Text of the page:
On Monday, I reported that Ten High Kentucky Straight Bourbon Whiskey has become a bourbon blend, at least in the state of New York.
I have since heard that the switch is on in California as well.
What can we learn from this?
The obvious conclusion is that Constellation has decided to allocate its stock of fully-aged whiskey to more profitable distribution channels. It just can't spare enough 4-year-old bourbon to support Ten High as a 4-year-old bourbon. They can make more money by selling that whiskey someplace else.
Maybe their 6-year-old Very Old Barton (VOB) Kentucky Straight Bourbon Whiskey is growing faster than expected. VOB has very limited distribution but where it is sold, including in Kentucky, it is in the same league as the big boys: Jack, Jim and Evan. Or maybe they have some desperate bulk whiskey buyers making them offers they can't refuse.
They could have saved a lot more bourbon by making Ten High a straight-up blend, but this allows them to keep the word "Bourbon" on the label. Standard blends are usually four-fifths vodka, one-fifth whiskey. A bourbon blend is about half and half.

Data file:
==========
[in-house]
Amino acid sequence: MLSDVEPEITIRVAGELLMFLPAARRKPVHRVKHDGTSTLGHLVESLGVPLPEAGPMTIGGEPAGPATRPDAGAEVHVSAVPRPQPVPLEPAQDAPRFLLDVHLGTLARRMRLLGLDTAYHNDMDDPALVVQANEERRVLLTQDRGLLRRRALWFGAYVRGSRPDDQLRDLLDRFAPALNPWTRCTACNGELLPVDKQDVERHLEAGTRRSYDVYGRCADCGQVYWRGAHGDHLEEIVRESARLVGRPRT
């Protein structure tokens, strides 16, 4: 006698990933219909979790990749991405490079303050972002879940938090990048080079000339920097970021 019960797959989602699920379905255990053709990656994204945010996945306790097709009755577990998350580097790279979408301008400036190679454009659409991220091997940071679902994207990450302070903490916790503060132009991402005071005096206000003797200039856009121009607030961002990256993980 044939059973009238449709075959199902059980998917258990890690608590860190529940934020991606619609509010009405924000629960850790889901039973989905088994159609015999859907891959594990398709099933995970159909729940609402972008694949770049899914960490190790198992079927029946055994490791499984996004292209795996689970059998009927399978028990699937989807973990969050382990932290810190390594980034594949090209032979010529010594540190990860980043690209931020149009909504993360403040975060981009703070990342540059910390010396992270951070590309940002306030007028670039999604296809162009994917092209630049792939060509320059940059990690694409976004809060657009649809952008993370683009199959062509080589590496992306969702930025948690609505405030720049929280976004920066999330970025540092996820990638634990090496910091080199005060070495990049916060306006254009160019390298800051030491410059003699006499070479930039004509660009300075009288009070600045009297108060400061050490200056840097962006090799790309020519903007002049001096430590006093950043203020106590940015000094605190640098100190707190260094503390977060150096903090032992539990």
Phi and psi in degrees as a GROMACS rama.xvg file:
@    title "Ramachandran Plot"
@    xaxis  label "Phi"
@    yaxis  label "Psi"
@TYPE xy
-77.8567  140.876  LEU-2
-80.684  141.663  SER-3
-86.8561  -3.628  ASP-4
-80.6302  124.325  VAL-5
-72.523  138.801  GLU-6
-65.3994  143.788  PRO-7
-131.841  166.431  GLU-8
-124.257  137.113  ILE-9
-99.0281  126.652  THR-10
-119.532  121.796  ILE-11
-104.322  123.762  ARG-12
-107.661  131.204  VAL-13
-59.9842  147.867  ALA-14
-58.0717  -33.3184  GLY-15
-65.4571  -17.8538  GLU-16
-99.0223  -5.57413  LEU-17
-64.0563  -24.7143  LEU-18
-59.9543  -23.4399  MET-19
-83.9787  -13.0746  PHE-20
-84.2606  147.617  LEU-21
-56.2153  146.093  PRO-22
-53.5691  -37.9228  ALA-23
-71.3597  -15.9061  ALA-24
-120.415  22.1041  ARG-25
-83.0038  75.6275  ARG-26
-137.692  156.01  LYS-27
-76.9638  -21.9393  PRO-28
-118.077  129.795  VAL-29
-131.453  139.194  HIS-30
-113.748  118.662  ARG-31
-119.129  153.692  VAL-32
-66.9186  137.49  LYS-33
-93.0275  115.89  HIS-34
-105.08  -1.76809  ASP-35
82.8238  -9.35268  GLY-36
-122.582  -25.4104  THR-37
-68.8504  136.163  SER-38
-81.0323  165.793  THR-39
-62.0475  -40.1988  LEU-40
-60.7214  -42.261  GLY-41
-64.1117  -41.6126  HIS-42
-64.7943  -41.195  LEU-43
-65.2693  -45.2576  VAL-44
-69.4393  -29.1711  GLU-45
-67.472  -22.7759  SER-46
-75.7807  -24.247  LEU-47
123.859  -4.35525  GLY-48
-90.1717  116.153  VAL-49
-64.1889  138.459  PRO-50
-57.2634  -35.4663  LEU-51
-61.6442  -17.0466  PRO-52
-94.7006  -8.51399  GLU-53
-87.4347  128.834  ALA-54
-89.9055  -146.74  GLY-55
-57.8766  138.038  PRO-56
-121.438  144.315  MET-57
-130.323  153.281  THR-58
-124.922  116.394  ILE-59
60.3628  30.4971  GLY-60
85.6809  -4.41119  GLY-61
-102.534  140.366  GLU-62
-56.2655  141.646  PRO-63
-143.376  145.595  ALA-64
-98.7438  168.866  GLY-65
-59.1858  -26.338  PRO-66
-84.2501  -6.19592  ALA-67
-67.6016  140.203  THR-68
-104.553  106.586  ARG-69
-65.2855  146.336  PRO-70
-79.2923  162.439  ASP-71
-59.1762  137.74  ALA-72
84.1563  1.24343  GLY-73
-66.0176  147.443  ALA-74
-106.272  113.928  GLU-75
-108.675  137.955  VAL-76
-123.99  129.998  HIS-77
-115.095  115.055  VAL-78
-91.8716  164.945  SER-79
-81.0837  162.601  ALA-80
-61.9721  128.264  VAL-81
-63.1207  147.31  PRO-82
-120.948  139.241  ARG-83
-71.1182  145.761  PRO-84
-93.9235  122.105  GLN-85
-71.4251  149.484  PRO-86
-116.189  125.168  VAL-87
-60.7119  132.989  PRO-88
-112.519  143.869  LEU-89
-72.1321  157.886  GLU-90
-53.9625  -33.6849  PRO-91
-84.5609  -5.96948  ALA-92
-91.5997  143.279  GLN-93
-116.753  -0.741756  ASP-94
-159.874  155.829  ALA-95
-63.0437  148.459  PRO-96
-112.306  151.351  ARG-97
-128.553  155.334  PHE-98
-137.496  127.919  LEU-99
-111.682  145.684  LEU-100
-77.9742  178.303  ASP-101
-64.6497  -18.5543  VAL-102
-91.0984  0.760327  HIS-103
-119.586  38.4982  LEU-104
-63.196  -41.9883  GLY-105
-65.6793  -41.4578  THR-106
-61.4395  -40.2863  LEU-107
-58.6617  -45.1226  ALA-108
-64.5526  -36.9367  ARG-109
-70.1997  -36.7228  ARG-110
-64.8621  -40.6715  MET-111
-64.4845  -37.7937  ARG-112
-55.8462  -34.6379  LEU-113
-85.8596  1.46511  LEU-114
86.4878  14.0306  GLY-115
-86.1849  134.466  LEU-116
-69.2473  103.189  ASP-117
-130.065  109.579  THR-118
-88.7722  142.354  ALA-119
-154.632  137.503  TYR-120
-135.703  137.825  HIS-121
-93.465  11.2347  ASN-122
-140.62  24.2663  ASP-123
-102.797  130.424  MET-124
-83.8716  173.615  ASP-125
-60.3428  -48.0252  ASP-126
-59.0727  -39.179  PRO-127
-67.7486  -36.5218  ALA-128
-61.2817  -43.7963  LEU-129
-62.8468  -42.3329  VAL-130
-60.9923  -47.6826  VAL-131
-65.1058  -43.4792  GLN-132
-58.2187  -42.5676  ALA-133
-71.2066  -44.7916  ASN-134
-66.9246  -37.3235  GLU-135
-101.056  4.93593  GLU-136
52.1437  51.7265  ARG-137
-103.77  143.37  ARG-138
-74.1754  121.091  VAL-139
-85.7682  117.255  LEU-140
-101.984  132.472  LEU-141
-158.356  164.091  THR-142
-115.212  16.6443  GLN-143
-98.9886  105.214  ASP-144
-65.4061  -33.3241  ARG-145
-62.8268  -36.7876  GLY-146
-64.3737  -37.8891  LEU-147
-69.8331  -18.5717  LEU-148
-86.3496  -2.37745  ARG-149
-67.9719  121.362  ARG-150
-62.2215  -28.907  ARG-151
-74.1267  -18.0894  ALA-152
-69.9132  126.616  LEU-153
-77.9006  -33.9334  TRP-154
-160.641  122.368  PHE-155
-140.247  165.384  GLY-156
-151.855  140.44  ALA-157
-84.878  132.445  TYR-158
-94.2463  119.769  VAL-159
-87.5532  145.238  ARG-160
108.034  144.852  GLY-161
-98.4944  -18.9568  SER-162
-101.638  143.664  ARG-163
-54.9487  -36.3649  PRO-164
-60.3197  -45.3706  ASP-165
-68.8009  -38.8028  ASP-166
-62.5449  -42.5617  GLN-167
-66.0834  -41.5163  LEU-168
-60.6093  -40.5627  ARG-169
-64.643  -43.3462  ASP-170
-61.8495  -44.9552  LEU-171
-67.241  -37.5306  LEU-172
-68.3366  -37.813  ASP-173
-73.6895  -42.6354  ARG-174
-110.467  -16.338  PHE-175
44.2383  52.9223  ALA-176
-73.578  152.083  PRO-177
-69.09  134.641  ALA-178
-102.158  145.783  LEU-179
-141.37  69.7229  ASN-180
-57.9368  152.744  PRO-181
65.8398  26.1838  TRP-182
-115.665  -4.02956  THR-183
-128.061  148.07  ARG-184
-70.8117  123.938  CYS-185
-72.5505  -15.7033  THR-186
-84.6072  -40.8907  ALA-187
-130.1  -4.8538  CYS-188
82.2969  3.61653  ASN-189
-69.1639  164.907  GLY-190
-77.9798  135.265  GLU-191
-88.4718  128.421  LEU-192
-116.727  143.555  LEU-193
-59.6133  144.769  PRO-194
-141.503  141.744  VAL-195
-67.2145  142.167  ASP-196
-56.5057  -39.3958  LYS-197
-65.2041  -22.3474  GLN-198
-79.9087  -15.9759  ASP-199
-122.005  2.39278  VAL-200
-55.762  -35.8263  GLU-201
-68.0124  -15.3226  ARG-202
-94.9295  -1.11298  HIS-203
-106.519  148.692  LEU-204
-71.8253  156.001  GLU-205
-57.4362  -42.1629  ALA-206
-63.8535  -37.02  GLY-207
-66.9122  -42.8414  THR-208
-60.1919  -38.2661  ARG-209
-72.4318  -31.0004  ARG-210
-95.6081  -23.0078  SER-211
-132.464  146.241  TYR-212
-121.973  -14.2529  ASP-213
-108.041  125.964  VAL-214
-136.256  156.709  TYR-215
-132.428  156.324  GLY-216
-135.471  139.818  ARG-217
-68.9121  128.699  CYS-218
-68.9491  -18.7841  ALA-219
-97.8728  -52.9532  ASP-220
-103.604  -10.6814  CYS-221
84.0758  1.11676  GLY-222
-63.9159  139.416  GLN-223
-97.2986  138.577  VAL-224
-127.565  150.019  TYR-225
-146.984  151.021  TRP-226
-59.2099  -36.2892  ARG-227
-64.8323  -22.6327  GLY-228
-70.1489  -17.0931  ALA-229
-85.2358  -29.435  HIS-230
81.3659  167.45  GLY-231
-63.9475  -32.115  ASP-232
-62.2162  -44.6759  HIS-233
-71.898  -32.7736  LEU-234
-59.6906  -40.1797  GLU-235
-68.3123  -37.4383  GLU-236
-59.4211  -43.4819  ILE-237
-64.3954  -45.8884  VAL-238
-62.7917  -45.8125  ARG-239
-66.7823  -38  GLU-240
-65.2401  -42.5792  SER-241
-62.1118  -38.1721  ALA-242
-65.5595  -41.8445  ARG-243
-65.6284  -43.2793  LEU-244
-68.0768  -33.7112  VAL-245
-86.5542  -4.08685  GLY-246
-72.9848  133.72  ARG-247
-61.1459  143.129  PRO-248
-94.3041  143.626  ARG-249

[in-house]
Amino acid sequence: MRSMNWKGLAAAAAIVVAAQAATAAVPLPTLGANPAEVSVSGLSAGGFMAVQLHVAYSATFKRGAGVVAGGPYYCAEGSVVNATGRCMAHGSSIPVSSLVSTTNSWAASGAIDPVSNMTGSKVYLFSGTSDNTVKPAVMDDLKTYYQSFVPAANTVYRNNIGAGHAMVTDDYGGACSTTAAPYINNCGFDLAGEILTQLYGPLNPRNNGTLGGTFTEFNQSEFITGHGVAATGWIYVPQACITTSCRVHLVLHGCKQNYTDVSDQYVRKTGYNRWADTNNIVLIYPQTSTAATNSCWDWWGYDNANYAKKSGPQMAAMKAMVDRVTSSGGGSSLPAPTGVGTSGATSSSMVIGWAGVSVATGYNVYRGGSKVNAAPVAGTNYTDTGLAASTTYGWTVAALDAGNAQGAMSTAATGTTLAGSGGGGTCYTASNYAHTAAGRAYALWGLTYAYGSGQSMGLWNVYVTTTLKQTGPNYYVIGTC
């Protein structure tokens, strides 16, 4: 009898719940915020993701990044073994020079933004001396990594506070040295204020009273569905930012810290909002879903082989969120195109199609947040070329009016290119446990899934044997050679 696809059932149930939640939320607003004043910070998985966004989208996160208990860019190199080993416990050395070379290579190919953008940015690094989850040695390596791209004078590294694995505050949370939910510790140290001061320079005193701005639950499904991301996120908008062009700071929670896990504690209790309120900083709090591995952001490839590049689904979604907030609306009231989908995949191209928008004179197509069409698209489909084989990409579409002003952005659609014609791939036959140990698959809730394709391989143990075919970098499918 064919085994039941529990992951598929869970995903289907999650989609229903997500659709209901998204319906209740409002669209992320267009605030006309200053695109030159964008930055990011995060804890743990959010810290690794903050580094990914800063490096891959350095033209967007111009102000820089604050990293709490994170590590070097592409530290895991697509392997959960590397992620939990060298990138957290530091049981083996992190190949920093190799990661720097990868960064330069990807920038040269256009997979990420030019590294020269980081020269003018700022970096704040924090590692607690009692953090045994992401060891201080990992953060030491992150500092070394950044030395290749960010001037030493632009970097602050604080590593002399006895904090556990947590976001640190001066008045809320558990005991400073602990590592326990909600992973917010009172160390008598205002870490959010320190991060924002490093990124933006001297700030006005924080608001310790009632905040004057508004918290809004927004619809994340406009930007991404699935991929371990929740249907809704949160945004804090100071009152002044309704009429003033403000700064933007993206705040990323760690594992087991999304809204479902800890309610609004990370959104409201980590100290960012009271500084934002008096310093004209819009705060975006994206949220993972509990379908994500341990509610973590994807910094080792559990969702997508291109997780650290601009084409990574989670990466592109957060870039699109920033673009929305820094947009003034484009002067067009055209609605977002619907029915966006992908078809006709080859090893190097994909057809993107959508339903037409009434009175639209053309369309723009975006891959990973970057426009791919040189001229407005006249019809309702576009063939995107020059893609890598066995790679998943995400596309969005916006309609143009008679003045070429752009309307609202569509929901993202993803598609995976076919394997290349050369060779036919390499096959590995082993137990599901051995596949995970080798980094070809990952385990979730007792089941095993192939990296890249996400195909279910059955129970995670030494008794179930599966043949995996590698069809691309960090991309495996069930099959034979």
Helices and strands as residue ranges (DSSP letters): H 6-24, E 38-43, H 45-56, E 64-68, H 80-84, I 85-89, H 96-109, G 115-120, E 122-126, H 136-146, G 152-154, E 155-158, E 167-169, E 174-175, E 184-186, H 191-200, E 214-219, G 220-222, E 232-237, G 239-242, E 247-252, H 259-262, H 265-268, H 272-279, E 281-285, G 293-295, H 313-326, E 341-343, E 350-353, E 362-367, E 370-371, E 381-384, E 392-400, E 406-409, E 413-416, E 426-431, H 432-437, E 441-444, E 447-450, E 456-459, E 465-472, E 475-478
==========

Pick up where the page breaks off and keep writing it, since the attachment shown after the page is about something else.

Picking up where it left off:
I assume that Ten High, in Barton's overall mix, is high volume, low margin. They probably calculate that a price increase will cost them more business than will a cheapening of the product. That is the kind of trade-off you make in business.
You don't do that to a key brand, but Ten High has not been a key brand for a long time. It's barely a brand at all. It's a commodity. Ten High has some base of loyal customers but it otherwise is sold on price, as it's frequently the cheapest bourbon in the store. Likewise in bars it is not a big call, but it is in many wells.
The fact that Constellation has other channels where they can sell their bourbon more profitably means the bourbon market continues to be healthy, which is overall good news for us as straight bourbon enthusiasts.
But it's still sad to see this happen, because Ten High was a major brand during the post-Prohibition golden age, and was the leading brand of Illinois-made bourbon, and because it's always sad to see a 75-year-old kicked around.